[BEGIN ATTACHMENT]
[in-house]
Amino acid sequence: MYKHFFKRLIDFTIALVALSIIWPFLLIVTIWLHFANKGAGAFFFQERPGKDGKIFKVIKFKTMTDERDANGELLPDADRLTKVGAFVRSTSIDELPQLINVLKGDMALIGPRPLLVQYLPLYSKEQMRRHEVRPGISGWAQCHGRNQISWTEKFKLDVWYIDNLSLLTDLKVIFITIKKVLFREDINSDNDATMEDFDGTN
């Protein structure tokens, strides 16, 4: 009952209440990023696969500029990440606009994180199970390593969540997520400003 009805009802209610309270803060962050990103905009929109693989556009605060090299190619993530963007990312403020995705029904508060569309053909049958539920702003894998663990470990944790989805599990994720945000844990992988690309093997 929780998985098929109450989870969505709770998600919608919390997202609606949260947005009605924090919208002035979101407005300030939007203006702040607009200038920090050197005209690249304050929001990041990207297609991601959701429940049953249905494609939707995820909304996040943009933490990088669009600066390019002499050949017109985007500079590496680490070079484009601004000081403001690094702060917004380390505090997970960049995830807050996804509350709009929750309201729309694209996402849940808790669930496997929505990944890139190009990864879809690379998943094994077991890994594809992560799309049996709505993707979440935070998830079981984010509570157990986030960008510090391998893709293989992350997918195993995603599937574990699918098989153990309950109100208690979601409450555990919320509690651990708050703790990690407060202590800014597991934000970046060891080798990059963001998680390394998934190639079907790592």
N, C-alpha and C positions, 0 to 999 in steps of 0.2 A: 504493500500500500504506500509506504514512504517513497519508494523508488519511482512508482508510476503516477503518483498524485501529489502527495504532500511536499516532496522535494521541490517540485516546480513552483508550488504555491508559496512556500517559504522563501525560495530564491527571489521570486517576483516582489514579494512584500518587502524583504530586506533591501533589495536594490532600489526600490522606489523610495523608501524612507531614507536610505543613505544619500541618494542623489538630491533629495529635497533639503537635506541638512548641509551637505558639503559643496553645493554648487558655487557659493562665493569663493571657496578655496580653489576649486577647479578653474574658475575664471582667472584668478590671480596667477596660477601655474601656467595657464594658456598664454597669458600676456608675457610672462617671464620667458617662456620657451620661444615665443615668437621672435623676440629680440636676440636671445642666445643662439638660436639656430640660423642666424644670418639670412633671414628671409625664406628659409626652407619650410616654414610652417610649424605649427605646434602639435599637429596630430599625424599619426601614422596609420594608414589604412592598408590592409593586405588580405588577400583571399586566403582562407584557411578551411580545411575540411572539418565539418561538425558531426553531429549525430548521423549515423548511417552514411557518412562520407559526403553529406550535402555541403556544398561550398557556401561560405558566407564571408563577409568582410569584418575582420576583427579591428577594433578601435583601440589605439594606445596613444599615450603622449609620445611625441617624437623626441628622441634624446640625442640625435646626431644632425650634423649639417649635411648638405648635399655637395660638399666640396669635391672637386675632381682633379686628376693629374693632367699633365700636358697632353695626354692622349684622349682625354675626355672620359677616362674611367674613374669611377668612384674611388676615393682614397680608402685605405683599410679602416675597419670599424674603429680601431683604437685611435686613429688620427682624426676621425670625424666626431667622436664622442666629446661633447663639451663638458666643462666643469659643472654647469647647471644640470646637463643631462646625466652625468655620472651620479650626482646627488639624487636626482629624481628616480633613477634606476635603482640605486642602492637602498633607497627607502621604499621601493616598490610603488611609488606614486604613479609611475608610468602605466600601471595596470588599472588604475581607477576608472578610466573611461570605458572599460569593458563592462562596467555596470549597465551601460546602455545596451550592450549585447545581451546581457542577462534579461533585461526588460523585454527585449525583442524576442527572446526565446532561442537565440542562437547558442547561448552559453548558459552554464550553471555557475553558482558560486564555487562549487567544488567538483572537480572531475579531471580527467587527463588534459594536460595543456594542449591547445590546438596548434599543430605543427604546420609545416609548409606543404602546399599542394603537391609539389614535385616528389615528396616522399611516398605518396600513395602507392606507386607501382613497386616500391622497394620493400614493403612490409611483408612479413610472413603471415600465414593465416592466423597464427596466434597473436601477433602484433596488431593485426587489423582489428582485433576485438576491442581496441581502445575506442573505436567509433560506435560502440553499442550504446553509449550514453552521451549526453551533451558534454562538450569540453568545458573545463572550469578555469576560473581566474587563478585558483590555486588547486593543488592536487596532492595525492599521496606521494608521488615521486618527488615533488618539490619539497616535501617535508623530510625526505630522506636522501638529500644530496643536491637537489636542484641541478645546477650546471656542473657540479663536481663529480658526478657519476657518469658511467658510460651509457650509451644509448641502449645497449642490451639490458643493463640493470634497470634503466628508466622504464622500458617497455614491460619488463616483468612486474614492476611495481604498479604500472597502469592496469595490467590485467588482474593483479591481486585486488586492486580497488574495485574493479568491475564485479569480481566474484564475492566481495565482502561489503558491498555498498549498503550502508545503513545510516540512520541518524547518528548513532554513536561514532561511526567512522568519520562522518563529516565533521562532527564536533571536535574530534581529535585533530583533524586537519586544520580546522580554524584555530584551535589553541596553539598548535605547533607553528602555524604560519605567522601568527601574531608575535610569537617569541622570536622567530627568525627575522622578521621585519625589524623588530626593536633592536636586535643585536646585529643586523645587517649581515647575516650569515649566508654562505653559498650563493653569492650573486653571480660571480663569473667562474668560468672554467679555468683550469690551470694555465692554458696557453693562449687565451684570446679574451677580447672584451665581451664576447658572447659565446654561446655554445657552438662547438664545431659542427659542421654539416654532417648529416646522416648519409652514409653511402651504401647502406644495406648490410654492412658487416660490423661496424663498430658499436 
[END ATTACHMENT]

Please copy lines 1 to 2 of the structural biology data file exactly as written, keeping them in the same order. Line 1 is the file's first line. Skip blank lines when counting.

[in-house]
Amino acid sequence: MYKHFFKRLIDFTIALVALSIIWPFLLIVTIWLHFANKGAGAFFFQERPGKDGKIFKVIKFKTMTDERDANGELLPDADRLTKVGAFVRSTSIDELPQLINVLKGDMALIGPRPLLVQYLPLYSKEQMRRHEVRPGISGWAQCHGRNQISWTEKFKLDVWYIDNLSLLTDLKVIFITIKKVLFREDINSDNDATMEDFDGTN